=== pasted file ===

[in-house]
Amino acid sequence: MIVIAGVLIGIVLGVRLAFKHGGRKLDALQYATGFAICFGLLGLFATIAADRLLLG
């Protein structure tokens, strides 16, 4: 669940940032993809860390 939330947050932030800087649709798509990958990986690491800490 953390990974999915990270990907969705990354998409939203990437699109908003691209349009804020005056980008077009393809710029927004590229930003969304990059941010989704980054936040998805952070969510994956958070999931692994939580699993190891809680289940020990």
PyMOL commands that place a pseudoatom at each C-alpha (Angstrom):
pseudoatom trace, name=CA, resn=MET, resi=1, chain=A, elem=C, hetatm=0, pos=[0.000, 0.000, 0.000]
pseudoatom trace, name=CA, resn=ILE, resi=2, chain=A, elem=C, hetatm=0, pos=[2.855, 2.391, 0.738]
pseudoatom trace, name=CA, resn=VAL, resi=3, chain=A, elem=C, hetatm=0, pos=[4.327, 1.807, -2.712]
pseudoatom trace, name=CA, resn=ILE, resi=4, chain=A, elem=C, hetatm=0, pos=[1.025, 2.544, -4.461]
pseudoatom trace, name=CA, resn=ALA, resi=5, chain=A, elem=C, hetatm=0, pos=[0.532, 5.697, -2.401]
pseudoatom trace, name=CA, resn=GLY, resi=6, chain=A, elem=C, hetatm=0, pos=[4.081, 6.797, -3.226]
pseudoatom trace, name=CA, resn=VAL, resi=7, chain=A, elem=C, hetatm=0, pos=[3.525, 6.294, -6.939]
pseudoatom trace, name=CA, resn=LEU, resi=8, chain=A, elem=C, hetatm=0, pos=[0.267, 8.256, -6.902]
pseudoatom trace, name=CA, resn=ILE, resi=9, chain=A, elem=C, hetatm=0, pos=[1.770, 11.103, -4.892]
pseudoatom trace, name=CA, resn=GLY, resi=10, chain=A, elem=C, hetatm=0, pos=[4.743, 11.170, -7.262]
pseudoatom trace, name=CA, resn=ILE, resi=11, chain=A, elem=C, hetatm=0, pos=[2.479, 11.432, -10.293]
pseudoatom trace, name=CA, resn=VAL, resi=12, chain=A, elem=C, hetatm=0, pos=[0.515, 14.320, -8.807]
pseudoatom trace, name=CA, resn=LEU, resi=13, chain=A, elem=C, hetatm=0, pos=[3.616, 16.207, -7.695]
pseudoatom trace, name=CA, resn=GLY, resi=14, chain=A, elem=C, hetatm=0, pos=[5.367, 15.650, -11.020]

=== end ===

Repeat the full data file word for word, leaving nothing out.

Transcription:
[in-house]
Amino acid sequence: MIVIAGVLIGIVLGVRLAFKHGGRKLDALQYATGFAICFGLLGLFATIAADRLLLG
């Protein structure tokens, strides 16, 4: 669940940032993809860390 939330947050932030800087649709798509990958990986690491800490 953390990974999915990270990907969705990354998409939203990437699109908003691209349009804020005056980008077009393809710029927004590229930003969304990059941010989704980054936040998805952070969510994956958070999931692994939580699993190891809680289940020990």
PyMOL commands that place a pseudoatom at each C-alpha (Angstrom):
pseudoatom trace, name=CA, resn=MET, resi=1, chain=A, elem=C, hetatm=0, pos=[0.000, 0.000, 0.000]
pseudoatom trace, name=CA, resn=ILE, resi=2, chain=A, elem=C, hetatm=0, pos=[2.855, 2.391, 0.738]
pseudoatom trace, name=CA, resn=VAL, resi=3, chain=A, elem=C, hetatm=0, pos=[4.327, 1.807, -2.712]
pseudoatom trace, name=CA, resn=ILE, resi=4, chain=A, elem=C, hetatm=0, pos=[1.025, 2.544, -4.461]
pseudoatom trace, name=CA, resn=ALA, resi=5, chain=A, elem=C, hetatm=0, pos=[0.532, 5.697, -2.401]
pseudoatom trace, name=CA, resn=GLY, resi=6, chain=A, elem=C, hetatm=0, pos=[4.081, 6.797, -3.226]
pseudoatom trace, name=CA, resn=VAL, resi=7, chain=A, elem=C, hetatm=0, pos=[3.525, 6.294, -6.939]
pseudoatom trace, name=CA, resn=LEU, resi=8, chain=A, elem=C, hetatm=0, pos=[0.267, 8.256, -6.902]
pseudoatom trace, name=CA, resn=ILE, resi=9, chain=A, elem=C, hetatm=0, pos=[1.770, 11.103, -4.892]
pseudoatom trace, name=CA, resn=GLY, resi=10, chain=A, elem=C, hetatm=0, pos=[4.743, 11.170, -7.262]
pseudoatom trace, name=CA, resn=ILE, resi=11, chain=A, elem=C, hetatm=0, pos=[2.479, 11.432, -10.293]
pseudoatom trace, name=CA, resn=VAL, resi=12, chain=A, elem=C, hetatm=0, pos=[0.515, 14.320, -8.807]
pseudoatom trace, name=CA, resn=LEU, resi=13, chain=A, elem=C, hetatm=0, pos=[3.616, 16.207, -7.695]
pseudoatom trace, name=CA, resn=GLY, resi=14, chain=A, elem=C, hetatm=0, pos=[5.367, 15.650, -11.020]